Fitting GP Multifocal Lenses

All GP multifocal lenses have common fitting guidelines to help you attain a successful outcome. For example, when arriving at a final prescription, always adjust in 0.25D increments monocularly and select the least minus or most plus for the distance prescription. The smallest plus power adjustment can improve near vision without degrading binocular acuities. Perform prescription adjustments outside of the phoropter with the room illumination as normal as possible. The pupil will dilate behind the phoropter as well as when the lights are off, giving erroneous results.

Remember the examination room is not a patient's normal visual environment. Instead of using an acuity card, I often use a newspaper or ask patients to look around outside or bring their near point activities to the office to ensure that near vision is adequate. The real test occurs when patients go home and experience their new lenses in their own surroundings. The one-week follow-up visit should focus on remediating any visual difficulties they experience.

The following three simple rules summarize the key to fitting GP multifocal lenses.

Rule one: Determine the fitting relationship to sagittal height. If you increase lens diameter, then compensate by selecting a flatter base curve and adding plus to the prescription to offset the tear layer power. Reducing lens diameter reduces the sagittal height -- compensate by selecting a steeper base curve and adding minus to the power to counteract the tear layer power.

Rule two: Position the lens over the pupil to reduce flare/glare and enhance acuity. The lens will move up on the eye when you select a flatter base curve. A steeper base curve will cause the lens to move down.

Rule three: Select the appropriate zone size in an annular design to optimize vision. Increasing the distance portion of the optic zone will degrade near acuity. Increasing the near portion of the optic zone will degrade distance acuity.

Overall lens diameter has a relationship to base curve and sagittal height. A steeper cornea flattens quicker as it approaches the limbus, whereas a flatter cornea does not flatten at the same rate. Flatter corneas have lower eccentricities than steeper corneas because the amount of corneal curvature change is less in a flatter cornea as it approaches the limbus. Determine lens diameter from the base curve radius to optimize sagittal height. Flatter corneas require a larger lens diameter to offset the low eccentricity and improve sagittal height. Fit small lens diameters on steeper corneas that have higher eccentricity to maintain an optimum sagittal height.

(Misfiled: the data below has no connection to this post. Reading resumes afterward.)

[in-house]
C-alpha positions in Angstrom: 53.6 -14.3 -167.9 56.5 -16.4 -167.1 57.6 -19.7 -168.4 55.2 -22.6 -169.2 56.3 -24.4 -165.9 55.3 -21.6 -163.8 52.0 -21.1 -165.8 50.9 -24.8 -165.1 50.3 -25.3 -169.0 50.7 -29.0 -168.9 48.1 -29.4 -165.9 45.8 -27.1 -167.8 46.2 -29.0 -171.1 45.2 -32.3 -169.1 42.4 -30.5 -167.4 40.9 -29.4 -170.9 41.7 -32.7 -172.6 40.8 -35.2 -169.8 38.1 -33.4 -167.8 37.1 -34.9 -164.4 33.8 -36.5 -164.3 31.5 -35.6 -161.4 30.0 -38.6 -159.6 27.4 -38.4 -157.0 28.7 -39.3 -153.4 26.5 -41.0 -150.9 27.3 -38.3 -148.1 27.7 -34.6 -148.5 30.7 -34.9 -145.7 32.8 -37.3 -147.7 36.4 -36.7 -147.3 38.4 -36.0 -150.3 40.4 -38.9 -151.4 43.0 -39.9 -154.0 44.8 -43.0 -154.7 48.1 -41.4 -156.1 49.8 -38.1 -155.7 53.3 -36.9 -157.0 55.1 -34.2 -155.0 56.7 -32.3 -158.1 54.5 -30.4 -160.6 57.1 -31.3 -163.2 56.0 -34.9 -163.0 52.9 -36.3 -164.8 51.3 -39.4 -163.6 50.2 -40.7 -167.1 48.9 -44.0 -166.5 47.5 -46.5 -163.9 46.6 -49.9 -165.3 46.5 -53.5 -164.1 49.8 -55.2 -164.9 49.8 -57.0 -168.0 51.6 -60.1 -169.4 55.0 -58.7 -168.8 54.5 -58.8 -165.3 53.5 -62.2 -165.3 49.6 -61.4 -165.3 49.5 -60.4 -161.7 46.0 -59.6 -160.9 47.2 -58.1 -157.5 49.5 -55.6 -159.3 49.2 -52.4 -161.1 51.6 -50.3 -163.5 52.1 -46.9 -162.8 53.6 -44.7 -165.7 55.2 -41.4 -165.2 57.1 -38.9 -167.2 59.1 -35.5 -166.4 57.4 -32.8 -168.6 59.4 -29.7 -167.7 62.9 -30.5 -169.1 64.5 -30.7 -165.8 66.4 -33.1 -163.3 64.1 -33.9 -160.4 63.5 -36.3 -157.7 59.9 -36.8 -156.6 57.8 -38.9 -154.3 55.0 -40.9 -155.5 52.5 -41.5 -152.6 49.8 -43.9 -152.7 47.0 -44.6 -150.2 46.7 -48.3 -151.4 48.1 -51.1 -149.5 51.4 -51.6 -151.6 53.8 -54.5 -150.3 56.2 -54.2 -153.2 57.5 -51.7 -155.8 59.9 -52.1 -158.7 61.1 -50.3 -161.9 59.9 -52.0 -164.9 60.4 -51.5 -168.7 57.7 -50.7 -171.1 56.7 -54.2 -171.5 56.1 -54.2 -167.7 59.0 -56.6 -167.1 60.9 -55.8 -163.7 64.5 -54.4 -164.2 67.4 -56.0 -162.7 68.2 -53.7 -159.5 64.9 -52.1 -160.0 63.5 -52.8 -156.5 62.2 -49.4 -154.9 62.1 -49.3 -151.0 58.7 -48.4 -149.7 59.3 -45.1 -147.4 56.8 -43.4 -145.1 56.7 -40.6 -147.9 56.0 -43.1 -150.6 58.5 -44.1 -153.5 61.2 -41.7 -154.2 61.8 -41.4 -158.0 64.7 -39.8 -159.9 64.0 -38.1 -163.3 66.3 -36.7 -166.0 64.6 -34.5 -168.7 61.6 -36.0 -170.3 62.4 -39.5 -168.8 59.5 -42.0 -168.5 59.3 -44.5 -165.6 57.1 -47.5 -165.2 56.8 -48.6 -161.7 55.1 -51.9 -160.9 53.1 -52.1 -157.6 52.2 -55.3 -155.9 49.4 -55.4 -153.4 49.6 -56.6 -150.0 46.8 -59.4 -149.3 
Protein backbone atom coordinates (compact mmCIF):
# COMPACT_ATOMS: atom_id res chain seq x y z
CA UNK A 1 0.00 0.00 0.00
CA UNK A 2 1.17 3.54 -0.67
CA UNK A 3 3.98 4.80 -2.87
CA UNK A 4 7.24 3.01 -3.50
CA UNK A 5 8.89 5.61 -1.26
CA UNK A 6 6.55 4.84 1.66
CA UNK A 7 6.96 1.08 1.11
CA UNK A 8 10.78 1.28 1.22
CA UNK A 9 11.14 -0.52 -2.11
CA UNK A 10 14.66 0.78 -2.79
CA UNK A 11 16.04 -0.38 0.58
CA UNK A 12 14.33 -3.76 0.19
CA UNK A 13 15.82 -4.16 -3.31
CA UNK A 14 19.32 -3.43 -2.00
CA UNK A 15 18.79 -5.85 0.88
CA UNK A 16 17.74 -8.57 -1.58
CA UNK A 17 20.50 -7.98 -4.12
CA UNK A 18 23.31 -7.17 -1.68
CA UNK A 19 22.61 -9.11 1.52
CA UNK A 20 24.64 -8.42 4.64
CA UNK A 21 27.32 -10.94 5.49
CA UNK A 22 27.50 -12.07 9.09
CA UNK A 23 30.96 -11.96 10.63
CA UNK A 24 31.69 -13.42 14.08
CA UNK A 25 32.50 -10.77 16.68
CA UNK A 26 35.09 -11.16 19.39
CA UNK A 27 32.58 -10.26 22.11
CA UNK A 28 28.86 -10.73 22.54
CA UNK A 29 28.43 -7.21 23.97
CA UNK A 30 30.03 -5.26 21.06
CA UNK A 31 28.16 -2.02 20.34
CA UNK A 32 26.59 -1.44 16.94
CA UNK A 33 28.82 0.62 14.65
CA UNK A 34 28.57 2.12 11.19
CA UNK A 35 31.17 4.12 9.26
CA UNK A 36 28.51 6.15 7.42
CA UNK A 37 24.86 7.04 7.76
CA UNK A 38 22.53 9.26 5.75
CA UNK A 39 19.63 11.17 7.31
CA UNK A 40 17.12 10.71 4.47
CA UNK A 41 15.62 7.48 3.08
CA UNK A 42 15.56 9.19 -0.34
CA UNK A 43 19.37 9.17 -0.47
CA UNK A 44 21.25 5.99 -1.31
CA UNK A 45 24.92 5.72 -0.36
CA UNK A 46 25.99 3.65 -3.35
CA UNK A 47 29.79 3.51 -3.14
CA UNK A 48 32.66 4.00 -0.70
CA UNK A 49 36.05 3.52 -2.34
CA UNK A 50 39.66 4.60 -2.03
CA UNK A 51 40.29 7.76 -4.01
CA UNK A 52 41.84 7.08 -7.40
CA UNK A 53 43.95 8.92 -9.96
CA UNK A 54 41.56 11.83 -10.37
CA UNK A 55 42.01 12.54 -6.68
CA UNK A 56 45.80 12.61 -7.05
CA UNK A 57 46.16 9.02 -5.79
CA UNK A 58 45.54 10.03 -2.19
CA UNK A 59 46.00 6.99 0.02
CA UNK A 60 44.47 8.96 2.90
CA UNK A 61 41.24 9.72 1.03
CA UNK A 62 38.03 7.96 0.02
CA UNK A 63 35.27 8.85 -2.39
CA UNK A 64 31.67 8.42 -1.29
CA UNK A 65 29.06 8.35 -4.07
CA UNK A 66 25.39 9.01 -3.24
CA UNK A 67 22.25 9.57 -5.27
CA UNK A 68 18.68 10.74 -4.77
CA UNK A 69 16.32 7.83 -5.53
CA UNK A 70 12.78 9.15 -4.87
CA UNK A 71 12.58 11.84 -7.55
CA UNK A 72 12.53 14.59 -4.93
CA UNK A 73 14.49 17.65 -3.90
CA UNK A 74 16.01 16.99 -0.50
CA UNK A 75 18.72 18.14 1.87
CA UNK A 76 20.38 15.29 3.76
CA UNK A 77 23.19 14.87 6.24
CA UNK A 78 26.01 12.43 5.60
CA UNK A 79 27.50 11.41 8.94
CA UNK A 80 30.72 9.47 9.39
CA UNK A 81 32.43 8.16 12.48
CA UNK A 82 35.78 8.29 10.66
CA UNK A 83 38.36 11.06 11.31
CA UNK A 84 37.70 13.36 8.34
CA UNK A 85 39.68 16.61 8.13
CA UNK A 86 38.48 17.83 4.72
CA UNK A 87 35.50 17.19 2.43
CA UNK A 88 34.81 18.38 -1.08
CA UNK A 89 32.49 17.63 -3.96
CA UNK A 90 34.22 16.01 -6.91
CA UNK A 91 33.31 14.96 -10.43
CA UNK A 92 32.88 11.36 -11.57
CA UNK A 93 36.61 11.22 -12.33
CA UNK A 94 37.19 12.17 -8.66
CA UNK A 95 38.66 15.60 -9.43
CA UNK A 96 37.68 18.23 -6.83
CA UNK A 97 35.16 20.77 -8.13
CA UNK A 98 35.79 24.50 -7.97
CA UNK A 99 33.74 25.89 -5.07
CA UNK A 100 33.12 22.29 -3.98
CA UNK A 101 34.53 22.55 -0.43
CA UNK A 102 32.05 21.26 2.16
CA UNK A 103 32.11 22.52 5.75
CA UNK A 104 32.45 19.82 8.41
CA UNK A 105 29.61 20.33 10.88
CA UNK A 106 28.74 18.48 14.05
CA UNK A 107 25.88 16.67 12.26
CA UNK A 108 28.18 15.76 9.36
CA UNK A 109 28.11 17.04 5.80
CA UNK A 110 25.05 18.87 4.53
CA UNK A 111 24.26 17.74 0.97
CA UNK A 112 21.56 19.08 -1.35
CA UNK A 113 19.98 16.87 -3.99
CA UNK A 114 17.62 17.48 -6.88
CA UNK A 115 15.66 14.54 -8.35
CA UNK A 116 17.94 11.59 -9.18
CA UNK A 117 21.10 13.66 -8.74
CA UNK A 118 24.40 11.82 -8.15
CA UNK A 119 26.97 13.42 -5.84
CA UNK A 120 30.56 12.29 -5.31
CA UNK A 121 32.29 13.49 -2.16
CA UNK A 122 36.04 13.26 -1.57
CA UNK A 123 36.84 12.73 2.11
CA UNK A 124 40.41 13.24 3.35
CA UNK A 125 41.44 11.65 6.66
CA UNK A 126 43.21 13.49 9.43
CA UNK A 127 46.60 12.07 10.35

Figure 1. Most GP multifocal lens fits should demonstrate an alignment fluorescein pattern.

The lens fluorescein pattern illustrates the lens-to-cornea fitting relationship and helps you determine how to modify the lens design. A bright green area underneath the lens base curve indicates a space filled in with tears. This designates lens vaulting or apical clearance. Use a smaller lens diameter or a flatter base curve to reduce the sagittal height and create a more even amount of tears underneath the contact lens, which creates an alignment fit (Figure 1).

If the lens traps tears centrally and restricts tear movement in the intermediate zone, which creates areas devoid of fluorescein, this represents a bearing fitting relationship. To relieve the tourniquet effect in the mid-periphery, increase sagittal height in the intermediate area. If you want to maintain a constant sagittal height, then steepen the base curve by 0.25D when you reduce the optic zone diameter by 0.5mm.

Monovision: Still Going Strong